Joe Biden’s first wife Neilla, their sons Beau and Hunter and daughter Amy were in an automobile accident.
Neilla and Amy died, while the sons were hospitalised with severe injuries.
Recalling how he was plunged into despair by the losses, he has written: “There were moments when the pain cut through like a shard of broken glass.”
Joe Biden suffered two brain aneurysm and underwent separate surgeries for them and also had a pulmonary embolism in 1988, putting him out of action for about half the year.
He had a stuttering problem, which he has said he overcome by reciting poetry and becoming the orator he now is.
Biden was born in a family mostly of Irish descent in Scranton, Pennsylvania, the state that gave him the electoral votes for the media to declare his win.
His father, also Joseph Biden, went through several financial setbacks and unemployment, which he said has made him empathise with the economic problems of the middle and working classes.
“No one was more involved with the working class than Joe Biden,” House Speaker Nancy Pelosi said.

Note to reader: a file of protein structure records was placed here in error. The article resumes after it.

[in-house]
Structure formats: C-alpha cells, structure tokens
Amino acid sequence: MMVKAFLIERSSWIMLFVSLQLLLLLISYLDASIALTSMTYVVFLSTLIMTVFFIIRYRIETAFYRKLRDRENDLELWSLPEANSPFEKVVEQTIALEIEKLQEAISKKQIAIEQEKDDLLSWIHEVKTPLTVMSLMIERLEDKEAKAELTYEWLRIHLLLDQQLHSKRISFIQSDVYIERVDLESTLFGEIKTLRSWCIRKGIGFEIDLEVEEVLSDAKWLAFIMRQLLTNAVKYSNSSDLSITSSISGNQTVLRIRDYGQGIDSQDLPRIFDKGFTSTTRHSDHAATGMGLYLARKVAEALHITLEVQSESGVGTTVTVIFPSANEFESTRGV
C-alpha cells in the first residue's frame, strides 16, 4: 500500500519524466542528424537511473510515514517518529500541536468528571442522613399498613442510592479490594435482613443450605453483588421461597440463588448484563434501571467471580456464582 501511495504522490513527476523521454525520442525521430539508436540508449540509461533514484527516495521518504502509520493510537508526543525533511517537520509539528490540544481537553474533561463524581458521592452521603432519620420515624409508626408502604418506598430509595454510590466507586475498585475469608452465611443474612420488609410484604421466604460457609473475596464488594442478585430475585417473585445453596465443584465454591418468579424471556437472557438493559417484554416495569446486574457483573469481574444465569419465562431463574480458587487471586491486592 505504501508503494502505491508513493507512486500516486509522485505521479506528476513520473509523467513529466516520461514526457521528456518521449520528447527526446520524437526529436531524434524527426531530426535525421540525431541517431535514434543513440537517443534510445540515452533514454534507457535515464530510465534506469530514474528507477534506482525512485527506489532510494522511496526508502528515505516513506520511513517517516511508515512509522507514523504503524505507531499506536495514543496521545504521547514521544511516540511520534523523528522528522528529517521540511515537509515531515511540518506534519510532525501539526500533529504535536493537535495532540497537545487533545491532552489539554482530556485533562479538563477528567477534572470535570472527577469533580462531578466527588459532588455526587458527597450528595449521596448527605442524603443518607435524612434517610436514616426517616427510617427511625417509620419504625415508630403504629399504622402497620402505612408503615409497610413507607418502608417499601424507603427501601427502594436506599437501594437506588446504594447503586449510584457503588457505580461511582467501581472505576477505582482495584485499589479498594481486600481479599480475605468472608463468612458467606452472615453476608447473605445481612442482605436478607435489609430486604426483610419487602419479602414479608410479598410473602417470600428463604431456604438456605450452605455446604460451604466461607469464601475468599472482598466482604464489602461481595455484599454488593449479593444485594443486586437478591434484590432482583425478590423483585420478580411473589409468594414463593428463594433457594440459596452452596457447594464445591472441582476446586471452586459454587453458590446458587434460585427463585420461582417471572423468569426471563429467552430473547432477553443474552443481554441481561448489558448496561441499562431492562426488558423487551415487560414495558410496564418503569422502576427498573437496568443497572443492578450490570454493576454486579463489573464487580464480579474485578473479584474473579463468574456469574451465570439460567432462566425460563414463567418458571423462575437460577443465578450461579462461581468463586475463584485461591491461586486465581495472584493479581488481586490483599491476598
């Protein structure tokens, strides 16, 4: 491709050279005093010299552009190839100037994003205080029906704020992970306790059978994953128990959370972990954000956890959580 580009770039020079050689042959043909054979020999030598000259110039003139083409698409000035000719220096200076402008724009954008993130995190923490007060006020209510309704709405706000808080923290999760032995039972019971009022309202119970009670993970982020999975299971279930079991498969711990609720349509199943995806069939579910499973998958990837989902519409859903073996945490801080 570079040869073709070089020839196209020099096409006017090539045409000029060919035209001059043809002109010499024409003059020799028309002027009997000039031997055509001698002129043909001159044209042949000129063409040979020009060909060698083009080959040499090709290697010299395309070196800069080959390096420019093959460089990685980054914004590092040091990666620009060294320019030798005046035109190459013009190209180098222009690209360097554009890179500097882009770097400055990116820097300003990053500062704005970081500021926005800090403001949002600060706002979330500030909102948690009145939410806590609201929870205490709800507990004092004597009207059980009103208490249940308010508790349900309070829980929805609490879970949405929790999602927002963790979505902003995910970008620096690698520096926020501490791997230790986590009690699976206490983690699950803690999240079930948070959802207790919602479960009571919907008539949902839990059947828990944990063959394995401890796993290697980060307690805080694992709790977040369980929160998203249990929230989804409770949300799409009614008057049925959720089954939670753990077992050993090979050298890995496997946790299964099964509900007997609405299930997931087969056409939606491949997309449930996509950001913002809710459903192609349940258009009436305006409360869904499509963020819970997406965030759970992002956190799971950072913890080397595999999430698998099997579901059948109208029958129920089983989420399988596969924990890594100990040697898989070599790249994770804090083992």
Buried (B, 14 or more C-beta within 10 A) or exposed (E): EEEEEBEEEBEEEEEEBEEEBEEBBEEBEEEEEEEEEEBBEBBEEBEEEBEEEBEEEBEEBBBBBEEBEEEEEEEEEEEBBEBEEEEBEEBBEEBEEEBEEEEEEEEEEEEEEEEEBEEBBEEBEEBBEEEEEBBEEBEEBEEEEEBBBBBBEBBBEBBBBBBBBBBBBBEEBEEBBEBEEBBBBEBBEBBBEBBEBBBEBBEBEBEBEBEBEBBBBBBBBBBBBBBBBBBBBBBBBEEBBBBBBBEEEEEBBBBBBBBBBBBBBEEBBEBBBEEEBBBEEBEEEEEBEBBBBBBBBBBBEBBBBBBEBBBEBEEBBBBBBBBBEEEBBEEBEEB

After settling in neighbouring Delaware, the senior became a second-hand car salesperson and stabilised his family in the middle class.
Of his family’s working class heritage he once said: “I’m the first Biden in a thousand generations to get a college and a graduate degree.”
As a widower, he married Jill Tracy Jacobs in 1977 and they have daughter Ashley Blazer, who is a social worker.
Jill Biden, who has a PhD, is an English professor at Northern Virginia Community College and continued to work while the Second Lady.
She helped him emerge out of the depths of sorrow after the family tragedy and has been politically involved and campaigned for him during the recent election.
After a bachelor’s degree from Delaware University, he got a law degree from Syracuse University in New York State and briefly practiced law privately and as a public defender, the lawyer for the poor.
He started his political career winning election to the Newcastle County Council in 1970 and two years later he ran successfully for the Senate, where he served for 36 years as a member and during his Vice Presidency for eight years as its President.
After leaving the Vice Presidency, he was a professor at the University of Pennsylvania’s Penn Biden Centre for Diplomacy and Global Engagement, an institution named for him.
As a member of the Senate Foreign Relations Committee he pushed for ending sanctions against India for its 1998 nuclear test and worked with Congressional colleagues across party lines to get the landmark India-US Civil Nuclear Agreement approved by Congress in 2008.